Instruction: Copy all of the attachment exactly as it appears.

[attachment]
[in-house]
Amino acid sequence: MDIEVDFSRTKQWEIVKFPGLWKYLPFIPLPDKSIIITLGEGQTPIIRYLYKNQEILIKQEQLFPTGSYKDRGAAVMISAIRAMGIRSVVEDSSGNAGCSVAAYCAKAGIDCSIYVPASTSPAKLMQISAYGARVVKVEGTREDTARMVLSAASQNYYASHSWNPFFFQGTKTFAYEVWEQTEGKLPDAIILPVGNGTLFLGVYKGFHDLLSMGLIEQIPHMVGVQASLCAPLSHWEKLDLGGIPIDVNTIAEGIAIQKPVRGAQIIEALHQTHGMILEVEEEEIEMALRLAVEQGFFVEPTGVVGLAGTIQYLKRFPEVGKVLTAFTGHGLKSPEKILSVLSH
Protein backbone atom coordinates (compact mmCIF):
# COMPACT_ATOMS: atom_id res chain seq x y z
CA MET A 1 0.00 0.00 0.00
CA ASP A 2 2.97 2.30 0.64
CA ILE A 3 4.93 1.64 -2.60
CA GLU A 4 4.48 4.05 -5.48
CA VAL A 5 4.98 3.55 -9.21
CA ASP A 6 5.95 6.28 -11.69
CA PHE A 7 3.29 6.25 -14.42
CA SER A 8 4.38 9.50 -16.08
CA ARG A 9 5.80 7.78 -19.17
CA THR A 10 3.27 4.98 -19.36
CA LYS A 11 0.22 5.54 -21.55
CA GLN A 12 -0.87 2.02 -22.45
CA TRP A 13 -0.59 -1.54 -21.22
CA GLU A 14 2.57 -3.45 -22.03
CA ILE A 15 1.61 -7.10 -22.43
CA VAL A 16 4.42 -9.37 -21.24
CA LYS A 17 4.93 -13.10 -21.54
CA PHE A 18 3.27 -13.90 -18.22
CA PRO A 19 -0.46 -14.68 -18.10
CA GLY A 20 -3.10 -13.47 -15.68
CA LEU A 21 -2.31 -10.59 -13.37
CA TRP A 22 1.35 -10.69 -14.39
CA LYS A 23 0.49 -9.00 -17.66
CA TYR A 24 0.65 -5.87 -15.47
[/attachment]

[in-house]
Amino acid sequence: MDIEVDFSRTKQWEIVKFPGLWKYLPFIPLPDKSIIITLGEGQTPIIRYLYKNQEILIKQEQLFPTGSYKDRGAAVMISAIRAMGIRSVVEDSSGNAGCSVAAYCAKAGIDCSIYVPASTSPAKLMQISAYGARVVKVEGTREDTARMVLSAASQNYYASHSWNPFFFQGTKTFAYEVWEQTEGKLPDAIILPVGNGTLFLGVYKGFHDLLSMGLIEQIPHMVGVQASLCAPLSHWEKLDLGGIPIDVNTIAEGIAIQKPVRGAQIIEALHQTHGMILEVEEEEIEMALRLAVEQGFFVEPTGVVGLAGTIQYLKRFPEVGKVLTAFTGHGLKSPEKILSVLSH
Protein backbone atom coordinates (compact mmCIF):
# COMPACT_ATOMS: atom_id res chain seq x y z
CA MET A 1 0.00 0.00 0.00
CA ASP A 2 2.97 2.30 0.64
CA ILE A 3 4.93 1.64 -2.60
CA GLU A 4 4.48 4.05 -5.48
CA VAL A 5 4.98 3.55 -9.21
CA ASP A 6 5.95 6.28 -11.69
CA PHE A 7 3.29 6.25 -14.42
CA SER A 8 4.38 9.50 -16.08
CA ARG A 9 5.80 7.78 -19.17
CA THR A 10 3.27 4.98 -19.36
CA LYS A 11 0.22 5.54 -21.55
CA GLN A 12 -0.87 2.02 -22.45
CA TRP A 13 -0.59 -1.54 -21.22
CA GLU A 14 2.57 -3.45 -22.03
CA ILE A 15 1.61 -7.10 -22.43
CA VAL A 16 4.42 -9.37 -21.24
CA LYS A 17 4.93 -13.10 -21.54
CA PHE A 18 3.27 -13.90 -18.22
CA PRO A 19 -0.46 -14.68 -18.10
CA GLY A 20 -3.10 -13.47 -15.68
CA LEU A 21 -2.31 -10.59 -13.37
CA TRP A 22 1.35 -10.69 -14.39
CA LYS A 23 0.49 -9.00 -17.66
CA TYR A 24 0.65 -5.87 -15.47